I do like the nail guard sleeves though.
I was taught boxes at hammer height (yeah, everyone was provided a company hammer) and drill at your hips/waist, which is typically above a receptacle and below a switch.... Unless your freakishly tall or short.... Not that there is anything wrong with that, you just do it at your knees or head...
I'm holding my head in horror at the thought of using a random non-measuring tool (even a fairly standard company issue tool) to set box heights. Also, company hammer? Hell no. My right arm is the company hammer, the Estwing I hold in my hand would be the detachable face :-D
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Old 03-20-2017, 05:39 PM   #26
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I think this product is crap personally, but I really appreciate the ability of people to think of this stuff.

That is one of the reasons I like Rack-o-Teers (sp?), they have some really cool stuff that is based on real life situations. The electrical box basically has not changed in decades, so I appreciate that these guys are trying to do something different.

Cheers

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Old 03-20-2017, 05:49 PM   #27
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I'm holding my head in horror at the thought of using a random non-measuring tool (even a fairly standard company issue tool) to set box heights. Also, company hammer? Hell no. My right arm is the company hammer, the Estwing I hold in my hand would be the detachable face :-D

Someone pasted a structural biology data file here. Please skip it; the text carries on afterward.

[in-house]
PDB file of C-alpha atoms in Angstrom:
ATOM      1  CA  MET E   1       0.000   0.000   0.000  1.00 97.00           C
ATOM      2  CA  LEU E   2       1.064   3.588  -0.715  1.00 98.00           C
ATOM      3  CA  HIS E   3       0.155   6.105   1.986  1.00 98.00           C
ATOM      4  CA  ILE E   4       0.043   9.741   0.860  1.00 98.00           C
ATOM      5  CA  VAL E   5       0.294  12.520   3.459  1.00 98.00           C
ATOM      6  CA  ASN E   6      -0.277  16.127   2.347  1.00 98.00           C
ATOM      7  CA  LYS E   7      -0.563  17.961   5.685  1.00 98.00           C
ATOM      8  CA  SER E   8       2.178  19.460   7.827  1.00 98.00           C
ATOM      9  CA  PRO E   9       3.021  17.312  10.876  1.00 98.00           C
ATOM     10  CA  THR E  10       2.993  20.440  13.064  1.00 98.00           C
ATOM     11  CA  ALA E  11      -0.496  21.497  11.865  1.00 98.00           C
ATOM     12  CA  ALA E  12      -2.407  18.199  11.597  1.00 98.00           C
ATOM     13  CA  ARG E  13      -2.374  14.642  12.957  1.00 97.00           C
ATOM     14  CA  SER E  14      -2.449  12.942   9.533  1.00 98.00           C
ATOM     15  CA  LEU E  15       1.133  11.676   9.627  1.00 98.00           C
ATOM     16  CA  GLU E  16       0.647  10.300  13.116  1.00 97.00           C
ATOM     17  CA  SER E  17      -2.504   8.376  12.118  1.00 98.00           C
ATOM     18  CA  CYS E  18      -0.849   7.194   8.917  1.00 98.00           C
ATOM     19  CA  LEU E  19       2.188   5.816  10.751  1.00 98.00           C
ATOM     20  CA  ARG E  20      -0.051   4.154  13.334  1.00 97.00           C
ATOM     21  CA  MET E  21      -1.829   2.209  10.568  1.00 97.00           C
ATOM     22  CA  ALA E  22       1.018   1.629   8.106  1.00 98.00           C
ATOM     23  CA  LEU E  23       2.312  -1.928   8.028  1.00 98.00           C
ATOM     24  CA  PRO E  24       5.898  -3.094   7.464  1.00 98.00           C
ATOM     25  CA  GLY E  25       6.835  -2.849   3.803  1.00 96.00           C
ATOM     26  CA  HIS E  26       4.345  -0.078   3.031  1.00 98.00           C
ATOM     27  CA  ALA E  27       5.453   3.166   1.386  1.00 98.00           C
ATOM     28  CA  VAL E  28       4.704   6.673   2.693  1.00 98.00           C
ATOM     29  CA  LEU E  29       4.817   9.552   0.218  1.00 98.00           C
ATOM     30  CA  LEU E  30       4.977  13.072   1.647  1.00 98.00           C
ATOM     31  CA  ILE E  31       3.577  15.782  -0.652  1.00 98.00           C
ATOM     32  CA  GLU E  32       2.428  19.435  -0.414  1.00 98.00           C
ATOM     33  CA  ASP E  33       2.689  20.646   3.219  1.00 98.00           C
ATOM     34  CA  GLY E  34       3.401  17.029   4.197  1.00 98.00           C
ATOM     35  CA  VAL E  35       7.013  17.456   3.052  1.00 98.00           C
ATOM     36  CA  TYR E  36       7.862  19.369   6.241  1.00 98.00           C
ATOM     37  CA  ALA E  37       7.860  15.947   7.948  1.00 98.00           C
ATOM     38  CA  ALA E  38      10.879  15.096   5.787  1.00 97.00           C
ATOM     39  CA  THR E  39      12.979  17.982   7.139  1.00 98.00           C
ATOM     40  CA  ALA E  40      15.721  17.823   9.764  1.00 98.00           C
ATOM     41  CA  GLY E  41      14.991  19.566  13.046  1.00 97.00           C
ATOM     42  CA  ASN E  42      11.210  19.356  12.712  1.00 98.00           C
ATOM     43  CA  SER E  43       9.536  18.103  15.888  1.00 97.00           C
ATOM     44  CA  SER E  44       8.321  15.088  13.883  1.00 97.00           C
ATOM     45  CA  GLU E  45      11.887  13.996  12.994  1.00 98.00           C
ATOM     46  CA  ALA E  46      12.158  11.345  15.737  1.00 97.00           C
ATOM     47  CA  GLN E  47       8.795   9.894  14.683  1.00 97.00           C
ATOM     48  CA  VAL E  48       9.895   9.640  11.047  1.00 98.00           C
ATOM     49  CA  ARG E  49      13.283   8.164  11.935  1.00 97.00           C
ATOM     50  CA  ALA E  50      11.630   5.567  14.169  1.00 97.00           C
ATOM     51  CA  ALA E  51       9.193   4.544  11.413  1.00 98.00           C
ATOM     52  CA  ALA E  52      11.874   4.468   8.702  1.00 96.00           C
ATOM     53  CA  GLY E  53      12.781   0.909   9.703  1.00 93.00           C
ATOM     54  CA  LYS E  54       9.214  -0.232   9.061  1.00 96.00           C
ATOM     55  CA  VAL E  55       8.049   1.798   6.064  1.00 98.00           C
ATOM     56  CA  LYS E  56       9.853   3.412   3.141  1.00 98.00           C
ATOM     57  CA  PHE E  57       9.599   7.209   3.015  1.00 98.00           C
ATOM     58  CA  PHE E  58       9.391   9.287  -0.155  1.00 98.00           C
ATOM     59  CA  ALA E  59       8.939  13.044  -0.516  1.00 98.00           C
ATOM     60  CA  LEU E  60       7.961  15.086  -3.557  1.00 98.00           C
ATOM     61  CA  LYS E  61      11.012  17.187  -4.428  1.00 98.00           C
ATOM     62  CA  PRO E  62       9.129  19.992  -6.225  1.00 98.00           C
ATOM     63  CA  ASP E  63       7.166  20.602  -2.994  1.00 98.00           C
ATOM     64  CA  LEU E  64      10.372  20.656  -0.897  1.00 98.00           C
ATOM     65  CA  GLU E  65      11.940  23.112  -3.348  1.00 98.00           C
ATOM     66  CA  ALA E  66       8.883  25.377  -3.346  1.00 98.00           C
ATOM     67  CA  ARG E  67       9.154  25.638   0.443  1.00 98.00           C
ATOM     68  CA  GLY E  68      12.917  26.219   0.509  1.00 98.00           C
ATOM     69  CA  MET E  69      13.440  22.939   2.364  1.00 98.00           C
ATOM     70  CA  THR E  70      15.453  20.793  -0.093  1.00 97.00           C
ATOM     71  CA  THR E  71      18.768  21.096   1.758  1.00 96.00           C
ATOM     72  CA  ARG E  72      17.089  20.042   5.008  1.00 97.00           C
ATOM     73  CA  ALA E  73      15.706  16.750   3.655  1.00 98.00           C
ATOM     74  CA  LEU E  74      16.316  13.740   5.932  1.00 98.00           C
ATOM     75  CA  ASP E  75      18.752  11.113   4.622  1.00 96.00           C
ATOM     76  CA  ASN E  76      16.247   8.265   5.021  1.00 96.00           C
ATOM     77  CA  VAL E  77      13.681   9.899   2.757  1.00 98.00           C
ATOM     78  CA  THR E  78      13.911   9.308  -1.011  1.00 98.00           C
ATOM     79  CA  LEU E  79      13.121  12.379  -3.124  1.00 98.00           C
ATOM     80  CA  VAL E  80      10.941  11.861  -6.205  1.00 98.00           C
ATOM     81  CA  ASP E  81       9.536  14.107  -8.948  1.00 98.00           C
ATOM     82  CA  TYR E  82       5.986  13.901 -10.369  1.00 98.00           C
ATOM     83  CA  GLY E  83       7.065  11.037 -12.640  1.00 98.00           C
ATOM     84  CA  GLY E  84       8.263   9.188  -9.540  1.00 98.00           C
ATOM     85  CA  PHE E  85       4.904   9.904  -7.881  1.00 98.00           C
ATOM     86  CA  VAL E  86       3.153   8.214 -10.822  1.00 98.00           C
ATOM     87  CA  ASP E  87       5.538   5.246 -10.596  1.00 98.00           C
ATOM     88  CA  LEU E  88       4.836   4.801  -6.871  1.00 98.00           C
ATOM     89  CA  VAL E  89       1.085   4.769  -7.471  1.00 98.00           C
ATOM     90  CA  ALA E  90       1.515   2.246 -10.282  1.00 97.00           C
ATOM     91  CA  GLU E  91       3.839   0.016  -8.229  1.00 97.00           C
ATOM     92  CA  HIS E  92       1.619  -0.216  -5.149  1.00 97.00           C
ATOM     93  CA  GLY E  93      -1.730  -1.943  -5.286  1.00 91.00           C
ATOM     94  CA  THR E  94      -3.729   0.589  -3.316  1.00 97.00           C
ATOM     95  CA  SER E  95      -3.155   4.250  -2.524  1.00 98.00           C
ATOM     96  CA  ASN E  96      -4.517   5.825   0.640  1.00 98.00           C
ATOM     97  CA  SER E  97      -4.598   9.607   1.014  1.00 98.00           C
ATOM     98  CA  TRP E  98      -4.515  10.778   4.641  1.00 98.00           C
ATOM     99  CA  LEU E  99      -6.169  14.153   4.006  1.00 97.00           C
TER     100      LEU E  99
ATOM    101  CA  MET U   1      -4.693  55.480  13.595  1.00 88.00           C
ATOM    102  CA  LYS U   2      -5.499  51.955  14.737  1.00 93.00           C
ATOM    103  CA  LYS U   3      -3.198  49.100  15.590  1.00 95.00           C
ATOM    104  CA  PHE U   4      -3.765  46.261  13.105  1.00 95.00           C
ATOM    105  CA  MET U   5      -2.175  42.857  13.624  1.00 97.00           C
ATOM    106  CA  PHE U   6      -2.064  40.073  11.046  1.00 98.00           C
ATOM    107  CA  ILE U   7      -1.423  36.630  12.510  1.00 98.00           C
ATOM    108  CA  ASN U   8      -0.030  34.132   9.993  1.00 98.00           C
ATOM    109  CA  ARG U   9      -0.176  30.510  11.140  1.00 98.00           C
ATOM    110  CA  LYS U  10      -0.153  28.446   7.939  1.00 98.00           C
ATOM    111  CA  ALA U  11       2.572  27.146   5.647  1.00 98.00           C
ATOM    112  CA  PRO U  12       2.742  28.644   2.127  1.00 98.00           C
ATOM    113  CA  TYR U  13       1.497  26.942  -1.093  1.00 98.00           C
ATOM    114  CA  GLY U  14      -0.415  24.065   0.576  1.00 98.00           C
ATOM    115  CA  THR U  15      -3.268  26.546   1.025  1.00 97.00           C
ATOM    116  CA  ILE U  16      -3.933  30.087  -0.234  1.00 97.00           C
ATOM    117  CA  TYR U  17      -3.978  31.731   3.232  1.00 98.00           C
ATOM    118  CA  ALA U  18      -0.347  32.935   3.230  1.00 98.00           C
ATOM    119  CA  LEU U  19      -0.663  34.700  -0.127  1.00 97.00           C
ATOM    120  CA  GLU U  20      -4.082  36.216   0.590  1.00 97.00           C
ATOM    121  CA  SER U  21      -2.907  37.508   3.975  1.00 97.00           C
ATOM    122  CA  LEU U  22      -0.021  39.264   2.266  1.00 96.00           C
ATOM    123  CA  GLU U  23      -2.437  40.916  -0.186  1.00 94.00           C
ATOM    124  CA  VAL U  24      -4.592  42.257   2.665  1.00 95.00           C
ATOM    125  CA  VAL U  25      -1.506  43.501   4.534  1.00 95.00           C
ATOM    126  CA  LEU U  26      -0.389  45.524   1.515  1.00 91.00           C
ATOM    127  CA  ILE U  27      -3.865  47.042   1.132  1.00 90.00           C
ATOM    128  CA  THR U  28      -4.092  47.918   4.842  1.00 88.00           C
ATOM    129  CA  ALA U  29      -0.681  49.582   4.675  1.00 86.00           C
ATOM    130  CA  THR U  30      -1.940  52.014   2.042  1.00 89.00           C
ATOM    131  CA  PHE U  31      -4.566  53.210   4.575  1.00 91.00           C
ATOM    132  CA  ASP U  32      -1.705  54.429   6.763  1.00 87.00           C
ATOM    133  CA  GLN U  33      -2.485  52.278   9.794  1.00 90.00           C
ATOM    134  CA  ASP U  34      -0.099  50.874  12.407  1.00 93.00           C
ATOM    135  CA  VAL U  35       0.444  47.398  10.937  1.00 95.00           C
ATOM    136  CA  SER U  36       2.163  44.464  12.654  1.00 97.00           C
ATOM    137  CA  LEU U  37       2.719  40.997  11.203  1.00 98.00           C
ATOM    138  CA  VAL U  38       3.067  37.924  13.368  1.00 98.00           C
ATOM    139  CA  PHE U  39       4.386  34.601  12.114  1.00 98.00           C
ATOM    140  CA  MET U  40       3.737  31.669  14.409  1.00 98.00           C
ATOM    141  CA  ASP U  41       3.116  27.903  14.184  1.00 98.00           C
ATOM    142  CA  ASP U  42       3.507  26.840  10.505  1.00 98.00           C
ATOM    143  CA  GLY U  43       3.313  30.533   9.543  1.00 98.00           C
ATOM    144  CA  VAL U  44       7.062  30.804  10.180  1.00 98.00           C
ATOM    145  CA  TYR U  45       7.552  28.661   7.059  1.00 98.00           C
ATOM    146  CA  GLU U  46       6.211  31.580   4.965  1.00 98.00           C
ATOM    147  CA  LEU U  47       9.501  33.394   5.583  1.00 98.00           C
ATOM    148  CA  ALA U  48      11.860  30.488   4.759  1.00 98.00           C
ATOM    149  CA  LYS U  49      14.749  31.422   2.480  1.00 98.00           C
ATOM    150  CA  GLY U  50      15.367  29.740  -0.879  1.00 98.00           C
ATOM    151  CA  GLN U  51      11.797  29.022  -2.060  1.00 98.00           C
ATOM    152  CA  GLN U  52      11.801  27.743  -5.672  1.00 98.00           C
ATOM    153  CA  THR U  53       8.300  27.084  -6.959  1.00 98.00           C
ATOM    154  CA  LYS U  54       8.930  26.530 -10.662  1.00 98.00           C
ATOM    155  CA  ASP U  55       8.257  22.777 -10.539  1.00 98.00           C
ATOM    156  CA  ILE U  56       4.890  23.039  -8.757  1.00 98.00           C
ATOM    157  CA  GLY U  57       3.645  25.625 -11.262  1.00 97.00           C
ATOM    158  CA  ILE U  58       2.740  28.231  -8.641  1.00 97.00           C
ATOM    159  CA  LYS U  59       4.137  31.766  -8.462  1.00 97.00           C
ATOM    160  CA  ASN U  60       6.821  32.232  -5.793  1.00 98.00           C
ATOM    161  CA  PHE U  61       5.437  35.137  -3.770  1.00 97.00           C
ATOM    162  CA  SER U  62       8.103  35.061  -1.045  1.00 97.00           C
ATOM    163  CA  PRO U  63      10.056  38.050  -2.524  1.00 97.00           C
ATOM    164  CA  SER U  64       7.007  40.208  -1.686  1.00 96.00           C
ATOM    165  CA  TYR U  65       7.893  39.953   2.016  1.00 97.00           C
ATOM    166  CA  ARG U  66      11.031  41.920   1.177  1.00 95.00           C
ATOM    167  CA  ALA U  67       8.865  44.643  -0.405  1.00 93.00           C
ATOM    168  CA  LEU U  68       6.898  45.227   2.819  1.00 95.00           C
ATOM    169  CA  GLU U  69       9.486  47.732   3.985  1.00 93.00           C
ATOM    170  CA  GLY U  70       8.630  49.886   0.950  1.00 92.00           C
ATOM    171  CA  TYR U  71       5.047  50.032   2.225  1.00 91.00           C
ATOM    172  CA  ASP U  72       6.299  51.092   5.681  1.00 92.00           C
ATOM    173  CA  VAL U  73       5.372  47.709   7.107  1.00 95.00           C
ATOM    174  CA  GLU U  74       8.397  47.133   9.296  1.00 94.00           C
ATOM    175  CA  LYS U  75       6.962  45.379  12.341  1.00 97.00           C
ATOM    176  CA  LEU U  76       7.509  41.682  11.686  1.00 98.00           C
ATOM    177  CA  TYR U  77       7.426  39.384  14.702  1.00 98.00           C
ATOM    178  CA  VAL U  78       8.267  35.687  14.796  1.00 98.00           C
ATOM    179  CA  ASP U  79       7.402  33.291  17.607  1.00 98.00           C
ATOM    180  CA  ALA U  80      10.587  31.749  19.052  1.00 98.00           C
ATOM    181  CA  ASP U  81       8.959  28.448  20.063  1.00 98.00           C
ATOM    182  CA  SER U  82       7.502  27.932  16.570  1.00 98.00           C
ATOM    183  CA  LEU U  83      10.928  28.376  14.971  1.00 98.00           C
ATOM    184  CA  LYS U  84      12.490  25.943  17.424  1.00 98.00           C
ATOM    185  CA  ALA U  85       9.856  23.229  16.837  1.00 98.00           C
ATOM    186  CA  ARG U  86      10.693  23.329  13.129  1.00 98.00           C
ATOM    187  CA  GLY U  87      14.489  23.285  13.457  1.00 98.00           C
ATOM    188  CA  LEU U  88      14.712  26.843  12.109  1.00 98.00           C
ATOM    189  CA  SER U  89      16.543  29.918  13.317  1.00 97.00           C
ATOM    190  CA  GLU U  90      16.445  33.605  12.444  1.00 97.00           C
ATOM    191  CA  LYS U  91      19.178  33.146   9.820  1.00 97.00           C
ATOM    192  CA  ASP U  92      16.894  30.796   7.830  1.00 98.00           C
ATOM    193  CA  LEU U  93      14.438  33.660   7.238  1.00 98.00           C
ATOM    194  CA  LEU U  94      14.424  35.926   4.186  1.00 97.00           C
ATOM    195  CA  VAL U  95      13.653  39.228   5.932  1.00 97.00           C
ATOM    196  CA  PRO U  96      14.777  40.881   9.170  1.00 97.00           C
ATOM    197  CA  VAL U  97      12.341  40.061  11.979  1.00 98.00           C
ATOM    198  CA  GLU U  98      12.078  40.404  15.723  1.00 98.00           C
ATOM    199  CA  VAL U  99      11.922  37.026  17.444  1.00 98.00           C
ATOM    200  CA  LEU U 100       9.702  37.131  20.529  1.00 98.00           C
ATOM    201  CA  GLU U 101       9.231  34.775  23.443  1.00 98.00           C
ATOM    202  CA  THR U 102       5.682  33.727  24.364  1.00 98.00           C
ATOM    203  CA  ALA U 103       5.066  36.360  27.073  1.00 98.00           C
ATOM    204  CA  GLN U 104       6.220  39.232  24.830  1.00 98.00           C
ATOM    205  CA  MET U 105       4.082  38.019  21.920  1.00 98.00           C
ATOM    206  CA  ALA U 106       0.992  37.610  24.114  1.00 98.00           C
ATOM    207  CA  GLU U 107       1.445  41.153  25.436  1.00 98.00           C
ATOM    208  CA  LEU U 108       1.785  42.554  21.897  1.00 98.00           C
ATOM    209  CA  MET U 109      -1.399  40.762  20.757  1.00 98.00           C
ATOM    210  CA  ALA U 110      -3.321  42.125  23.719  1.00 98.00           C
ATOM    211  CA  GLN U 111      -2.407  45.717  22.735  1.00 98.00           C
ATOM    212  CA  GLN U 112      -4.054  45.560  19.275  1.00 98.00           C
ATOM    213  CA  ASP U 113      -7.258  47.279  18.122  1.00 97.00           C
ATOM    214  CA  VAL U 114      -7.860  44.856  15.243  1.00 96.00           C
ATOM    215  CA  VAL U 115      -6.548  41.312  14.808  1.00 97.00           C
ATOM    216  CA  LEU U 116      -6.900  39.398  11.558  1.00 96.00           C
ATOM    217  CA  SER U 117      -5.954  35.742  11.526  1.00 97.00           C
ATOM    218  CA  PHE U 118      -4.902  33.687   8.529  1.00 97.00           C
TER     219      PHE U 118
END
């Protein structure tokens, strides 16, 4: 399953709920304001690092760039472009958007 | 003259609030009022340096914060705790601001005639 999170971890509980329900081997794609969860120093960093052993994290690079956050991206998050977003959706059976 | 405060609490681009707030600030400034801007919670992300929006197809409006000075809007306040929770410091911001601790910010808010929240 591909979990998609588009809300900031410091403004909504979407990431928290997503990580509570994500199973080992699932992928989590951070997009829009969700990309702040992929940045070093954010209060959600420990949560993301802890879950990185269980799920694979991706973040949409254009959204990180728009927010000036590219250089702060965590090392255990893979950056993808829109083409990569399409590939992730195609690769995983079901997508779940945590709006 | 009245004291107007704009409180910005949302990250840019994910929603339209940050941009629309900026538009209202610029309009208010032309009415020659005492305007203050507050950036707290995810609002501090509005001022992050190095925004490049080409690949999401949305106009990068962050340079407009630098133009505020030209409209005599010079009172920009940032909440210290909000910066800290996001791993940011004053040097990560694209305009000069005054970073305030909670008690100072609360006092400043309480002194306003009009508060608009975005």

It is too bad you feel this way. The hammer idea sounds like a really great idea and something that really makes sense if time is a factor. I guess you could keep using your tape measure and sharpie and let the other guys run circles around you.
Nothing wrong with changing with the times.
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Old 03-20-2017, 06:10 PM   #28
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See you guys are idiots, I'm gonna invest in this chit now, it'll become code just like afcis! muahahhahahahaha
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Old 03-20-2017, 06:18 PM   #29
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It is too bad you feel this way. The hammer idea sounds like a really great idea and something that really makes sense if time is a factor. I guess you could keep using your tape measure and sharpie and let the other guys run circles around you.
Nothing wrong with changing with the times.
I already told you to put a laser level on a milk crate. Line up the lower device holes. That way you can use any kind of box, even a 4X4 with a plaster ring, and be deadly accurate (and fast).

How is using a hammer keeping up with the times?
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Old 03-20-2017, 06:34 PM   #30